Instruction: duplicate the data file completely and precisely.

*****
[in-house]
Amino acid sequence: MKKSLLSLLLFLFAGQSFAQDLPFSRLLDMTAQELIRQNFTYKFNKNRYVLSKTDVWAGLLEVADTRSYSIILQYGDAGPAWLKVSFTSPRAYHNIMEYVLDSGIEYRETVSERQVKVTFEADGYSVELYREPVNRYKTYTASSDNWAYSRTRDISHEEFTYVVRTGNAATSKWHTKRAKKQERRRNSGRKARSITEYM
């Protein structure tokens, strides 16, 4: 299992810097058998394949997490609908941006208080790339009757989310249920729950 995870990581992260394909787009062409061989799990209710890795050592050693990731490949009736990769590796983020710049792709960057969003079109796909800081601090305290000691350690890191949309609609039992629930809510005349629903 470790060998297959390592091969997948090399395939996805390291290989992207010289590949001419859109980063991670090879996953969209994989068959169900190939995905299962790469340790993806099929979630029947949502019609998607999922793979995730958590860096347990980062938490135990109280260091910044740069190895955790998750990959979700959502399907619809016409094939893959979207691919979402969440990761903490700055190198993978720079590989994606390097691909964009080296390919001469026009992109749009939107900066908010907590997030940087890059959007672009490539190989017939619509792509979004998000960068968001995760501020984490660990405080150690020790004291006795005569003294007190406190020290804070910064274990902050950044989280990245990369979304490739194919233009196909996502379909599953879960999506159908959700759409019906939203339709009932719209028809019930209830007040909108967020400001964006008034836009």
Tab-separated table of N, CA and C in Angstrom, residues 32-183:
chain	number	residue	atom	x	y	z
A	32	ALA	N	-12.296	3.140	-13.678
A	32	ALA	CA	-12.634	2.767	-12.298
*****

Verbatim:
[in-house]
Amino acid sequence: MKKSLLSLLLFLFAGQSFAQDLPFSRLLDMTAQELIRQNFTYKFNKNRYVLSKTDVWAGLLEVADTRSYSIILQYGDAGPAWLKVSFTSPRAYHNIMEYVLDSGIEYRETVSERQVKVTFEADGYSVELYREPVNRYKTYTASSDNWAYSRTRDISHEEFTYVVRTGNAATSKWHTKRAKKQERRRNSGRKARSITEYM
């Protein structure tokens, strides 16, 4: 299992810097058998394949997490609908941006208080790339009757989310249920729950 995870990581992260394909787009062409061989799990209710890795050592050693990731490949009736990769590796983020710049792709960057969003079109796909800081601090305290000691350690890191949309609609039992629930809510005349629903 470790060998297959390592091969997948090399395939996805390291290989992207010289590949001419859109980063991670090879996953969209994989068959169900190939995905299962790469340790993806099929979630029947949502019609998607999922793979995730958590860096347990980062938490135990109280260091910044740069190895955790998750990959979700959502399907619809016409094939893959979207691919979402969440990761903490700055190198993978720079590989994606390097691909964009080296390919001469026009992109749009939107900066908010907590997030940087890059959007672009490539190989017939619509792509979004998000960068968001995760501020984490660990405080150690020790004291006795005569003294007190406190020290804070910064274990902050950044989280990245990369979304490739194919233009196909996502379909599953879960999506159908959700759409019906939203339709009932719209028809019930209830007040909108967020400001964006008034836009």
Tab-separated table of N, CA and C in Angstrom, residues 32-183:
chain	number	residue	atom	x	y	z
A	32	ALA	N	-12.296	3.140	-13.678
A	32	ALA	CA	-12.634	2.767	-12.298